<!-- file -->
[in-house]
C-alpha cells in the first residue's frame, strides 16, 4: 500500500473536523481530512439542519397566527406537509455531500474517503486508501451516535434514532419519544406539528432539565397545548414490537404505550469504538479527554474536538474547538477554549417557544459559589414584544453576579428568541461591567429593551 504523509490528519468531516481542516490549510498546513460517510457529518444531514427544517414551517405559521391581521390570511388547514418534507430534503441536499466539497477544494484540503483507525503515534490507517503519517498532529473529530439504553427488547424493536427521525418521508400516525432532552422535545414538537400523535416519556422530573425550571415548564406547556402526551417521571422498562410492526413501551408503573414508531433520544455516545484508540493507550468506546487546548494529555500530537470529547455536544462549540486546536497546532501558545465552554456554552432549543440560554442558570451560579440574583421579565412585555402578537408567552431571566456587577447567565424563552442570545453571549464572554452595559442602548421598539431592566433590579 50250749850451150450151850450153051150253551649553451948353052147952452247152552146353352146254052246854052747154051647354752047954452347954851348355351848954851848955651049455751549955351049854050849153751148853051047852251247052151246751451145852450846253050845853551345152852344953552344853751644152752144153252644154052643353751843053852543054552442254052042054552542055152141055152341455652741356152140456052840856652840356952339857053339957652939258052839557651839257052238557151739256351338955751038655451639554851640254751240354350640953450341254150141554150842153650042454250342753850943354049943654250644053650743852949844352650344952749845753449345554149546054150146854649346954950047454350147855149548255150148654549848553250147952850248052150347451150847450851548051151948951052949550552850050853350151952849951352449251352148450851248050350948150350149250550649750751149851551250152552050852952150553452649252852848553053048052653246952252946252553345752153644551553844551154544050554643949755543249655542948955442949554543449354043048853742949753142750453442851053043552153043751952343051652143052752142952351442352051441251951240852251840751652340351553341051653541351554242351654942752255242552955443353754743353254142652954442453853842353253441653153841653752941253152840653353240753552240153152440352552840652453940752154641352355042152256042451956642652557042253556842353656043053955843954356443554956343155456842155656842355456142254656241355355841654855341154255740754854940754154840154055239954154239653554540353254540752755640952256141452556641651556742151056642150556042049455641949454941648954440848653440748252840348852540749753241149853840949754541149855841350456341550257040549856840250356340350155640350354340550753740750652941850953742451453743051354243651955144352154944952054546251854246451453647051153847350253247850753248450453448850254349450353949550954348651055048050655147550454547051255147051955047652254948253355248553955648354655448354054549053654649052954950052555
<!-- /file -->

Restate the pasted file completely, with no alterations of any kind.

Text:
[in-house]
C-alpha cells in the first residue's frame, strides 16, 4: 500500500473536523481530512439542519397566527406537509455531500474517503486508501451516535434514532419519544406539528432539565397545548414490537404505550469504538479527554474536538474547538477554549417557544459559589414584544453576579428568541461591567429593551 504523509490528519468531516481542516490549510498546513460517510457529518444531514427544517414551517405559521391581521390570511388547514418534507430534503441536499466539497477544494484540503483507525503515534490507517503519517498532529473529530439504553427488547424493536427521525418521508400516525432532552422535545414538537400523535416519556422530573425550571415548564406547556402526551417521571422498562410492526413501551408503573414508531433520544455516545484508540493507550468506546487546548494529555500530537470529547455536544462549540486546536497546532501558545465552554456554552432549543440560554442558570451560579440574583421579565412585555402578537408567552431571566456587577447567565424563552442570545453571549464572554452595559442602548421598539431592566433590579 50250749850451150450151850450153051150253551649553451948353052147952452247152552146353352146254052246854052747154051647354752047954452347954851348355351848954851848955651049455751549955351049854050849153751148853051047852251247052151246751451145852450846253050845853551345152852344953552344853751644152752144153252644154052643353751843053852543054552442254052042054552542055152141055152341455652741356152140456052840856652840356952339857053339957652939258052839557651839257052238557151739256351338955751038655451639554851640254751240354350640953450341254150141554150842153650042454250342753850943354049943654250644053650743852949844352650344952749845753449345554149546054150146854649346954950047454350147855149548255150148654549848553250147952850248052150347451150847450851548051151948951052949550552850050853350151952849951352449251352148450851248050350948150350149250550649750751149851551250152552050852952150553452649252852848553053048052653246952252946252553345752153644551553844551154544050554643949755543249655542948955442949554543449354043048853742949753142750453442851053043552153043751952343051652143052752142952351442352051441251951240852251840751652340351553341051653541351554242351654942752255242552955443353754743353254142652954442453853842353253441653153841653752941253152840653353240753552240153152440352552840652453940752154641352355042152256042451956642652557042253556842353656043053955843954356443554956343155456842155656842355456142254656241355355841654855341154255740754854940754154840154055239954154239653554540353254540752755640952256141452556641651556742151056642150556042049455641949454941648954440848653440748252840348852540749753241149853840949754541149855841350456341550257040549856840250356340350155640350354340550753740750652941850953742451453743051354243651955144352154944952054546251854246451453647051153847350253247850753248450453448850254349450353949550954348651055048050655147550454547051255147051955047652254948253355248553955648354655448354054549053654649052954950052555